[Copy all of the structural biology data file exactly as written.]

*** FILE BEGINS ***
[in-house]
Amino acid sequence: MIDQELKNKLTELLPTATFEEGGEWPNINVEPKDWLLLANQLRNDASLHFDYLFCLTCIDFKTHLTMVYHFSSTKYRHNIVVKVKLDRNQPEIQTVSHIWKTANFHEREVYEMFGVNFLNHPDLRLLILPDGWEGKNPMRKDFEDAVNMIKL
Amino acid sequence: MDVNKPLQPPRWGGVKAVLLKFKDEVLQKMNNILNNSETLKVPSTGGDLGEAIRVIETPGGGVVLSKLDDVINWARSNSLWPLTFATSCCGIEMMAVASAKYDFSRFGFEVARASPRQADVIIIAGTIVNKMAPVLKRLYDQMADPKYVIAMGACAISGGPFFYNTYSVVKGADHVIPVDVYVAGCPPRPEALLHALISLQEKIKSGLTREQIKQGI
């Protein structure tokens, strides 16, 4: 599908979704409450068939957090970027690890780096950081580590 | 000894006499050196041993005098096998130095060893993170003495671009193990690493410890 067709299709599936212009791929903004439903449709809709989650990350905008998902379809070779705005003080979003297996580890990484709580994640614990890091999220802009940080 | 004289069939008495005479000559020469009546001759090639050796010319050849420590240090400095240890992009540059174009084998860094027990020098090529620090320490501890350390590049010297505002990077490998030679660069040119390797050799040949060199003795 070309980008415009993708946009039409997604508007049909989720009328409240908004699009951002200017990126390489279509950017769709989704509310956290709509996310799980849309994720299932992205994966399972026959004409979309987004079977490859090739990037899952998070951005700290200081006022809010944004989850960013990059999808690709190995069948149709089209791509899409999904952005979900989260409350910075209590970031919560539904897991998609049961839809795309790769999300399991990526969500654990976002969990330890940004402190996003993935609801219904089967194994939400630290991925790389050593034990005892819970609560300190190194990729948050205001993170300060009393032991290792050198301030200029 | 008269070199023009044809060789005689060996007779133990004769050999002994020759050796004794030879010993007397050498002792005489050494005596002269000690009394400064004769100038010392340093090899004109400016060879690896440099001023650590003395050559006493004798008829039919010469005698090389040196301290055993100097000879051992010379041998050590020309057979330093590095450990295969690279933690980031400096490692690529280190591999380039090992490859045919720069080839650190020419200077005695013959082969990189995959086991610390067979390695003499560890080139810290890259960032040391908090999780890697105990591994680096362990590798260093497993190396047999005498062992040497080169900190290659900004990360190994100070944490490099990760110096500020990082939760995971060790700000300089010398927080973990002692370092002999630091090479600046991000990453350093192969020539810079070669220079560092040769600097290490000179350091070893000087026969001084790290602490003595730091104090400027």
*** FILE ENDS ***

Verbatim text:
[in-house]
Amino acid sequence: MIDQELKNKLTELLPTATFEEGGEWPNINVEPKDWLLLANQLRNDASLHFDYLFCLTCIDFKTHLTMVYHFSSTKYRHNIVVKVKLDRNQPEIQTVSHIWKTANFHEREVYEMFGVNFLNHPDLRLLILPDGWEGKNPMRKDFEDAVNMIKL
Amino acid sequence: MDVNKPLQPPRWGGVKAVLLKFKDEVLQKMNNILNNSETLKVPSTGGDLGEAIRVIETPGGGVVLSKLDDVINWARSNSLWPLTFATSCCGIEMMAVASAKYDFSRFGFEVARASPRQADVIIIAGTIVNKMAPVLKRLYDQMADPKYVIAMGACAISGGPFFYNTYSVVKGADHVIPVDVYVAGCPPRPEALLHALISLQEKIKSGLTREQIKQGI
């Protein structure tokens, strides 16, 4: 599908979704409450068939957090970027690890780096950081580590 | 000894006499050196041993005098096998130095060893993170003495671009193990690493410890 067709299709599936212009791929903004439903449709809709989650990350905008998902379809070779705005003080979003297996580890990484709580994640614990890091999220802009940080 | 004289069939008495005479000559020469009546001759090639050796010319050849420590240090400095240890992009540059174009084998860094027990020098090529620090320490501890350390590049010297505002990077490998030679660069040119390797050799040949060199003795 070309980008415009993708946009039409997604508007049909989720009328409240908004699009951002200017990126390489279509950017769709989704509310956290709509996310799980849309994720299932992205994966399972026959004409979309987004079977490859090739990037899952998070951005700290200081006022809010944004989850960013990059999808690709190995069948149709089209791509899409999904952005979900989260409350910075209590970031919560539904897991998609049961839809795309790769999300399991990526969500654990976002969990330890940004402190996003993935609801219904089967194994939400630290991925790389050593034990005892819970609560300190190194990729948050205001993170300060009393032991290792050198301030200029 | 008269070199023009044809060789005689060996007779133990004769050999002994020759050796004794030879010993007397050498002792005489050494005596002269000690009394400064004769100038010392340093090899004109400016060879690896440099001023650590003395050559006493004798008829039919010469005698090389040196301290055993100097000879051992010379041998050590020309057979330093590095450990295969690279933690980031400096490692690529280190591999380039090992490859045919720069080839650190020419200077005695013959082969990189995959086991610390067979390695003499560890080139810290890259960032040391908090999780890697105990591994680096362990590798260093497993190396047999005498062992040497080169900190290659900004990360190994100070944490490099990760110096500020990082939760995971060790700000300089010398927080973990002692370092002999630091090479600046991000990453350093192969020539810079070669220079560092040769600097290490000179350091070893000087026969001084790290602490003595730091104090400027």